The History of Architecture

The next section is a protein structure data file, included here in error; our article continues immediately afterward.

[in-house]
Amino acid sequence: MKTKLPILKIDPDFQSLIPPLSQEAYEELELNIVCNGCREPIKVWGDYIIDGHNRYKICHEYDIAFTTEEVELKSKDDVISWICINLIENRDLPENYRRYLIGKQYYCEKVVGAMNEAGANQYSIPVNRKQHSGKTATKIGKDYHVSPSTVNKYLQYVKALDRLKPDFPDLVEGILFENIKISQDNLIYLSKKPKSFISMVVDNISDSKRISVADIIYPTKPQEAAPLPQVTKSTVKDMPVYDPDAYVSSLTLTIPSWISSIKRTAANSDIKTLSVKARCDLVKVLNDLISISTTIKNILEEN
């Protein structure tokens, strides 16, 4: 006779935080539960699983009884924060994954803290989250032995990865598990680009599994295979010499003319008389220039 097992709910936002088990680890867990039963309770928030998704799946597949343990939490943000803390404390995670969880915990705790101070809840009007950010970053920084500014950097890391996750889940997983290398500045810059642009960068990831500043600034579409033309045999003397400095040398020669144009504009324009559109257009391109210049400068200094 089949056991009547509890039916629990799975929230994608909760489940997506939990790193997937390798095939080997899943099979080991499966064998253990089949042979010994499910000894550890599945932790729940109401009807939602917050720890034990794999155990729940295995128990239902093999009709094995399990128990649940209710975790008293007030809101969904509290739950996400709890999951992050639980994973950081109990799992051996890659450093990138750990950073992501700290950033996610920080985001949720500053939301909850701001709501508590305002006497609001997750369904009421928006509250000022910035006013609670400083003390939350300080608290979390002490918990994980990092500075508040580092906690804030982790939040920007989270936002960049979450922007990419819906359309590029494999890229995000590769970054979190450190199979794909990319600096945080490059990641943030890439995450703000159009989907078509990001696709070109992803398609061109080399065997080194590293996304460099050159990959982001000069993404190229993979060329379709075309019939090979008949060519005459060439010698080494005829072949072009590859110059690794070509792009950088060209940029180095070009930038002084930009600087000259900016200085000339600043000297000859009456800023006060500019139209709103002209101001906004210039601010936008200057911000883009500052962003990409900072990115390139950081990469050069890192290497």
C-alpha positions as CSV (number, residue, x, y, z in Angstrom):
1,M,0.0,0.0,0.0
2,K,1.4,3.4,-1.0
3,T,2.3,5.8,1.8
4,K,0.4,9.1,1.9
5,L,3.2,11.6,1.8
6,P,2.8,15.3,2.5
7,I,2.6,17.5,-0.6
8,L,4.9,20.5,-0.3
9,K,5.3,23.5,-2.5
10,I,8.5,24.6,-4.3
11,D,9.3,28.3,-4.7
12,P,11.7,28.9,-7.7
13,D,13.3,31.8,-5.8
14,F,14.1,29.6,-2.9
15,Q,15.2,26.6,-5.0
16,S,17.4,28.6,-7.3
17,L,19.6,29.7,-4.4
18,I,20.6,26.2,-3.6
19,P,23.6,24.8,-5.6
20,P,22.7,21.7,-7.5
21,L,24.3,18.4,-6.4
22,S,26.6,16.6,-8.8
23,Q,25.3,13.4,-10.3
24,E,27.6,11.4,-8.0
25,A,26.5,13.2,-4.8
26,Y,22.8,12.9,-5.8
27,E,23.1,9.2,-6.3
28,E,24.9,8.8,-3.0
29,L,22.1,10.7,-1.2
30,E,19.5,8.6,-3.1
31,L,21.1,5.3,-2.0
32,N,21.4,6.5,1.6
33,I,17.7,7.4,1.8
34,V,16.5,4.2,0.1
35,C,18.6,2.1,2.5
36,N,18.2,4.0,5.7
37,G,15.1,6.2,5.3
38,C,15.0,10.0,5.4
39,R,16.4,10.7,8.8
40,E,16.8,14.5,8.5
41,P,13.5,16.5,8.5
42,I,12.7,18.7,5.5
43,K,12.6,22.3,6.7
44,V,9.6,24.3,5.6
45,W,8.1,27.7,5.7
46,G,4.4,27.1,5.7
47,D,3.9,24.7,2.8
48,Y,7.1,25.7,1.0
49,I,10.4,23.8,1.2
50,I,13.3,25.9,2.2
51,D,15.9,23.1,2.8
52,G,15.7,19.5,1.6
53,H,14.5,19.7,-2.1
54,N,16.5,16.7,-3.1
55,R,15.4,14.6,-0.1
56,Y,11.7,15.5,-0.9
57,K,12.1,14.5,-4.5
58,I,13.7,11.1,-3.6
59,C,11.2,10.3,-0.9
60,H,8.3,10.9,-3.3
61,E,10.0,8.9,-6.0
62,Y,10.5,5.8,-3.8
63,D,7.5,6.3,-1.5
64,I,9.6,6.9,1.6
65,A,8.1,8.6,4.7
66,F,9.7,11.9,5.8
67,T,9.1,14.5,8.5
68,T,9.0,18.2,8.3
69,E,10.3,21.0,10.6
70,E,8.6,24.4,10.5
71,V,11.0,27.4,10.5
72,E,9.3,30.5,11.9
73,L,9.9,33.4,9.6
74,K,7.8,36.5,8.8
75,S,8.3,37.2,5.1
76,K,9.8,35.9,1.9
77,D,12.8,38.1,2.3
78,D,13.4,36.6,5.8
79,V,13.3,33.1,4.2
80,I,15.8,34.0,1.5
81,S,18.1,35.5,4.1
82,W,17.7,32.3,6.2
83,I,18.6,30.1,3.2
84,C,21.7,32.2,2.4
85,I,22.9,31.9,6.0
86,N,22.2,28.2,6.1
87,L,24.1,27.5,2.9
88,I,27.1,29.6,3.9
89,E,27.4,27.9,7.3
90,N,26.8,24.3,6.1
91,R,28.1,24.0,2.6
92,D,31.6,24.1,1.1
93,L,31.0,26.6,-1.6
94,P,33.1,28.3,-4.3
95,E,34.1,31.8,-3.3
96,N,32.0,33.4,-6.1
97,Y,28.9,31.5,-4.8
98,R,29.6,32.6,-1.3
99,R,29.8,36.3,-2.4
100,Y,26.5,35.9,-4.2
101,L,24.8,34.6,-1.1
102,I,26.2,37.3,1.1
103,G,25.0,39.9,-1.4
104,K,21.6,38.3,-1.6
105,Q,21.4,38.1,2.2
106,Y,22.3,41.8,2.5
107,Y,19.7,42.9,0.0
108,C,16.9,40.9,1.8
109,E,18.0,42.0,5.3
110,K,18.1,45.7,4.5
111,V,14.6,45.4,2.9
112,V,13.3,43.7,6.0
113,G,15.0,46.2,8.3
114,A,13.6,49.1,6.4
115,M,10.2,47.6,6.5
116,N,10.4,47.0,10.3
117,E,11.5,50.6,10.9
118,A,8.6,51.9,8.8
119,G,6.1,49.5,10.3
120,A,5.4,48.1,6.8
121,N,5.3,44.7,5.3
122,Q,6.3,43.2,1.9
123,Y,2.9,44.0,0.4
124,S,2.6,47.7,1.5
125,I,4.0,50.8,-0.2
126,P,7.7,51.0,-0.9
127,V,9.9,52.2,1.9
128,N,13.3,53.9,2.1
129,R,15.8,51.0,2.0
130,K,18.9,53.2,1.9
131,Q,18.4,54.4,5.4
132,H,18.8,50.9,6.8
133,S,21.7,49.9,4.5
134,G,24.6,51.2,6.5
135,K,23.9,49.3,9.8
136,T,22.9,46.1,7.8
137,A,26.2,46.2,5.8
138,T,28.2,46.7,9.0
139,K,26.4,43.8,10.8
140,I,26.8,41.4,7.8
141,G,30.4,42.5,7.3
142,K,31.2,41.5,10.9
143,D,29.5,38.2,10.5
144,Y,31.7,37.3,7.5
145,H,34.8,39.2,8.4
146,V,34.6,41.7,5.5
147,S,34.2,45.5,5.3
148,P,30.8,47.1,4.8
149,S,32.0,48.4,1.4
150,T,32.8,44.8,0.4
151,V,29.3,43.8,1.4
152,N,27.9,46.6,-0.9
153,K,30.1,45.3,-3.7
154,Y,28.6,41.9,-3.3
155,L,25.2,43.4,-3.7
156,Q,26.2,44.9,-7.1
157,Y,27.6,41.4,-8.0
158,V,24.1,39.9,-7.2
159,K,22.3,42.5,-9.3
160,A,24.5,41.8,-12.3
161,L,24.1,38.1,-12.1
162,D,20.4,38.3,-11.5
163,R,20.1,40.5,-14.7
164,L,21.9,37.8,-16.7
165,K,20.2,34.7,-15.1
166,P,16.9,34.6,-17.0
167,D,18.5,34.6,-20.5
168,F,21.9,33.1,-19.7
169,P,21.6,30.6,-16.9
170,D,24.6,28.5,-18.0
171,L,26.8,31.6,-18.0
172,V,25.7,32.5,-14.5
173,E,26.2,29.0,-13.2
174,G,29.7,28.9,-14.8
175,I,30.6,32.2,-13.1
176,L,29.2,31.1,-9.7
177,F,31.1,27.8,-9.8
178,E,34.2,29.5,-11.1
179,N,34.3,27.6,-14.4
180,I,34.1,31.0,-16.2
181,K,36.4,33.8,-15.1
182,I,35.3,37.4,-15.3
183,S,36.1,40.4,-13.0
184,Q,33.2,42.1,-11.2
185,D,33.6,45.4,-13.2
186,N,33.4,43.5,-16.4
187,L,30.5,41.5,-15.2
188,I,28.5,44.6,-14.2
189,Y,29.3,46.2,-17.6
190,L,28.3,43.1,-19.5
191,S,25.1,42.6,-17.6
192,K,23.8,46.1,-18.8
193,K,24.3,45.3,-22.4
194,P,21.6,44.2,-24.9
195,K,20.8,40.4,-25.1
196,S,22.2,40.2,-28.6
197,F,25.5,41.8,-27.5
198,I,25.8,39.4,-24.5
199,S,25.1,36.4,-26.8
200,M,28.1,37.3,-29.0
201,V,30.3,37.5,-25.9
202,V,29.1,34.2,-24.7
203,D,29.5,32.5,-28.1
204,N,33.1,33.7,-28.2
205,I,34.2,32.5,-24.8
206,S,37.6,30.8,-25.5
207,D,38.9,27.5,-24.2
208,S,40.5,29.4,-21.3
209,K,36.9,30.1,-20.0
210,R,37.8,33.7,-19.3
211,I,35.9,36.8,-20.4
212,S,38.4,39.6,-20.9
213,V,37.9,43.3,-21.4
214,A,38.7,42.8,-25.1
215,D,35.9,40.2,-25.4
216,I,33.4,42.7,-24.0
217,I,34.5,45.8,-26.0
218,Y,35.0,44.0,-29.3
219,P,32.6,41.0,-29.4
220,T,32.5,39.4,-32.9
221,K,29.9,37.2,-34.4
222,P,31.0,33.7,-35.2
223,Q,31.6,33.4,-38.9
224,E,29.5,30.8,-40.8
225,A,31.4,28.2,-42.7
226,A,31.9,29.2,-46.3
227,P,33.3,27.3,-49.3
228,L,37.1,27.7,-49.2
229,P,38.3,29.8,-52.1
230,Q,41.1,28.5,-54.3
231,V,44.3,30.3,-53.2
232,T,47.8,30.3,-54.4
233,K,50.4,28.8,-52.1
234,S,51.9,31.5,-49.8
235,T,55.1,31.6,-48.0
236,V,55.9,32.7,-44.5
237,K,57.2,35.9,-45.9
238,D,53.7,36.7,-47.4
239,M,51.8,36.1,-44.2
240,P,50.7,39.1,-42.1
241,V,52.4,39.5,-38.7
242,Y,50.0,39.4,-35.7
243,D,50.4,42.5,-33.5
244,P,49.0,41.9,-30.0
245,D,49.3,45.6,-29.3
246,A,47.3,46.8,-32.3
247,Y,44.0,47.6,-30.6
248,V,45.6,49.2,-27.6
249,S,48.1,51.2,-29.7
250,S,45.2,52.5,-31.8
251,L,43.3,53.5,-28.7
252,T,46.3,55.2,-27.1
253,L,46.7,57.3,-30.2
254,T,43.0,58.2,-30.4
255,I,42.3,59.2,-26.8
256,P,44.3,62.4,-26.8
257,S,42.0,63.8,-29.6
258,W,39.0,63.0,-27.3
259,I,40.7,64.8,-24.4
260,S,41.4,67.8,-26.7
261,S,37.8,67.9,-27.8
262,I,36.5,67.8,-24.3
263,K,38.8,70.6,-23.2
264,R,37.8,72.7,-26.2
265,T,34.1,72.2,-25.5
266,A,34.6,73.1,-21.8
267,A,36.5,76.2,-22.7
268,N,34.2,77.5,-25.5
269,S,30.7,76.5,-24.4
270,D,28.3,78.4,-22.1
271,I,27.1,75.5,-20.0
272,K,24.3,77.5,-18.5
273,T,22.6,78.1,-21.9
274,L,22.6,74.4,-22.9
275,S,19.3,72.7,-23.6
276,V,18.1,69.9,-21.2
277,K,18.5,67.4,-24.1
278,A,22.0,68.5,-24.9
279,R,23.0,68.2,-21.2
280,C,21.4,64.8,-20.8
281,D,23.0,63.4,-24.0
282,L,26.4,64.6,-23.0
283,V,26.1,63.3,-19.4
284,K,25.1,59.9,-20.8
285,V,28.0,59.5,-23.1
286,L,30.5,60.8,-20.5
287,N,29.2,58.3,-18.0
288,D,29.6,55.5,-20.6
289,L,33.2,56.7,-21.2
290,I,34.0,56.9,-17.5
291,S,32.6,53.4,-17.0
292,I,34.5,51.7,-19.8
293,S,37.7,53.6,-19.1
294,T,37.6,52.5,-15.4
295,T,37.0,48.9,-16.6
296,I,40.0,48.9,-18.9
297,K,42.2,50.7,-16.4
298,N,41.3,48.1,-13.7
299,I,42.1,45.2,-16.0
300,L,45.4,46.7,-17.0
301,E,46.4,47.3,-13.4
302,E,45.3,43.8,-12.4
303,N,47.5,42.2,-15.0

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The history of architecture is very influential in mankind’s culture. It has evolved and become more prominent with the growth of civilizations. The Egyptians contributed square stones, pyramids, and ramps (St. Petersburg Times). The Greeks gave pillars and theaters (Gascoigne). The most prominent, the Romans, gave domes, aqueducts, and roads (Alchin). Everything else was given by lesser known countries. Without these countries who mastered the art of architecture, the world would look a lot different. The Egyptians are one of the oldest civilizations to still have major structures still standing (St. Petersburg Times). What they left behind is their stonework, the largest of which are their pyramids (St. Petersburg Times). Egyptians mainly used granite, limestone, and sandstone for their monuments (St. Petersburg Times). They did not have mortar at the time, so they had to figure out different means of getting the structures to fit together (St. Petersburg Times). St. Petersburg Times stated, “Only pillars were used to sustain short stone supports.” Getting the materials to each designated spot was hard, so adobe ramps were constructed (St. Petersburg Times). Without our modern tools, ancient Egyptians had to rely on the square shape to keep almost all their structures steady (St. Petersburg Times). Kevin Jackson and Jonathon Stamp said in Building the Great Pyramid, “… pointing out, for example, that until the Eiffel Tower in Paris in 1889, the Great Pyramid reigned supreme as the tallest building in the world; or that, at 6 million tons, it weighed more than all the buildings in the modern City of London’s square mile put together.” This means, the Great Pyramid should not have been able to be built in the amount of time and... ... middle of paper ... ..., how architecture without mortar could be done, and how to build major structures at the beginning of major architecture. Almost everything else was learned from the study of lesser known countries (Paine). Without the knowledge gained from past civilizations, the world would look far more different than it does today. Works Cited Alchin, Linda. “Ancient Roman Architecture”. Tribunesandtriumphs. 2008. Web. 6 May 2014 Gascolgne, Bamber. “History of Architecture”. Historyworld. 2001. Web. 30 April 2014. Hopper, R. J. The Acropolis. New York: The MacMillan Company, 1971. Print. Jackson, Kevin. Stamp, Jonathon. Building the Great Pyramid. London: BBC Worldwide Ltd, 2003. Print. Paine, Roberta. Looking at Architecture. New York: Lee and Shepard Company. 1974. Print. St. Petersburg Times. “Egypt: Art and Architecture”. Sptimes. 1999. Web. 6 May 2014.
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